When President Dwight D. Eisenhower developed the United States’ first space policy, he prioritized intelligence gathering to see into the Soviet Union. While this was perhaps initially driven by the “Pearl Harbor mentality” that resulted from senior leaders having experienced the strategic surprise that brought the United States into World War II, this need for intelligence was later underscored when Gary Powers’s U-2 spy plane was shot down—and our ability to monitor the Soviet Union’s nuclear weapons program effectively ended. After the Soviet Union launched its Sputnik satellite and established the first space norm of free overflight in outer space, the United States launched the CORONA program.
In addition to the development of intelligence capabilities, as the United States and Soviet Union competed in the space domain, both nations also attempted to build several space weapon systems. In the 1960s, the United States conducted the first high-altitude nuclear detonation test, Starfish Prime, and the Soviet Union’s fractional orbital bombardment system sought to enable on-orbit nuclear bombing—a concept that China’s recent hypersonic test may be bringing closer to reality. Later, the Soviet Union tested an orbiting aircraft cannon onboard the Salyut-3 space station and the United States experimented with on-orbit missile defense with its Brilliant Pebbles system and launched its first direct-ascent anti-satellite weapon system, the F-15’s ASM-135. Eventually, other countries would build up their space capabilities and follow suit, as China did when it tested an anti-satellite missile by destroying its Fengyun-1C satellite in 2007. While the Outer Space Treaty of 1967 sought to limit the development of these orbital weapon systems, it only specifically bans nations from placing weapons of mass destruction on orbit.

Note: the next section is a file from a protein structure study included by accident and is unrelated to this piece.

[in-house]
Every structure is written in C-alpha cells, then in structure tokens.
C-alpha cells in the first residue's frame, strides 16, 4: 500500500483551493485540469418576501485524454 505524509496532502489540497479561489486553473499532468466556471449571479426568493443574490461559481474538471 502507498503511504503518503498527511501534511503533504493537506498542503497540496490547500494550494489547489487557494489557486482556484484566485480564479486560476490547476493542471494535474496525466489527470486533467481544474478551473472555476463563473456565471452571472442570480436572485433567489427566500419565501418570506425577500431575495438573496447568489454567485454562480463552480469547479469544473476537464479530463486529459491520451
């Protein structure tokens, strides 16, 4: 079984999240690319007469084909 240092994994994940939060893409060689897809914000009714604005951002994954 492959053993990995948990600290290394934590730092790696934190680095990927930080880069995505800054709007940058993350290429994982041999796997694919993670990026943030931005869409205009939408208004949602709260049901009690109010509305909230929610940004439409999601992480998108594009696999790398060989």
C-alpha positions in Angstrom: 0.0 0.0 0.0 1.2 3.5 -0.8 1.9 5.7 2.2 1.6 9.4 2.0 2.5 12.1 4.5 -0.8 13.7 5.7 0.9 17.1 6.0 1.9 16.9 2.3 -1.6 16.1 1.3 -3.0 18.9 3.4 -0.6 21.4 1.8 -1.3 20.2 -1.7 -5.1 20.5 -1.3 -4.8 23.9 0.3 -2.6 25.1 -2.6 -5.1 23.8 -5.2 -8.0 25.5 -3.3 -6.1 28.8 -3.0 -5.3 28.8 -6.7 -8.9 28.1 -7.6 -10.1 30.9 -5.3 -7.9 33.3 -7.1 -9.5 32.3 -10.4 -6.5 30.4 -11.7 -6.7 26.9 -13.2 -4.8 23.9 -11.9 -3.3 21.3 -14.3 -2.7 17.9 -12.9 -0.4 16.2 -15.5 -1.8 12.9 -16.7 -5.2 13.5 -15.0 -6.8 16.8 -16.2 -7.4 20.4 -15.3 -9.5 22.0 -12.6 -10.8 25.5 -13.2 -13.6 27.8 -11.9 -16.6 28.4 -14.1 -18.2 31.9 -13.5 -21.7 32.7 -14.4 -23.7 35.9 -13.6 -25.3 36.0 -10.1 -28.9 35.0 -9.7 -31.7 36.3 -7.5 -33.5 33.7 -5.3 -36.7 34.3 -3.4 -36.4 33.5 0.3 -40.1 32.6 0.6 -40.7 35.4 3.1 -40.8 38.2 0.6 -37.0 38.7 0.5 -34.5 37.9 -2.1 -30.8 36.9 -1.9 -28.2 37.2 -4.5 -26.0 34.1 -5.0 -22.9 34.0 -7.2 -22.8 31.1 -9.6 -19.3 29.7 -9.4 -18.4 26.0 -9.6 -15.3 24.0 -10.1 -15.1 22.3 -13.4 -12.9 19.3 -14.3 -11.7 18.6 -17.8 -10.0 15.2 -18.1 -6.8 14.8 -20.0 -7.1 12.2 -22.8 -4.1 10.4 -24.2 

In 1998, the Rumsfeld Commission warned of a “Space Pearl Harbor” and that attacks on the US space infrastructure would be likely during a conflict scenario. In 2015 and 2016, US Strategic Command established the National Space Defense Center (which was then known as the Joint Interagency Combined Space Operations Center), under direction from Deputy Secretary of Defense Robert Work to defend our space architecture. In 2019 came the two moves that garnered the widest attention. First, DoD reestablished US Space Command, reflecting the fact that space had already become a warfighting domain, and that we needed a combatant commander supported by all the services to protect our assets in space. Second, in December 2019, the United States Space Force was established as a separate service under the United States Air Force in recognition of the importance of space as a warfighting domain similar to the land, maritime, and air domains. While at the time, the headlines may have made these moves seem aggressive, they must be viewed through the decades of historical context that preceded them.
The Larger Context
Simply put, the United States has excelled in modern warfare as a direct result of our ability to leverage our space assets as combat multipliers. During Operation Desert Storm, we were effectively able to navigate through open desert thanks to the advent of the Global Positioning System (GPS)—which was not even a fully operational constellation at the time. Later, during Operation Iraqi Freedom we demonstrated how much further we had advanced as we were able to communicate over vast distances and strike targets leveraging precision-guided munitions that were GPS enabled.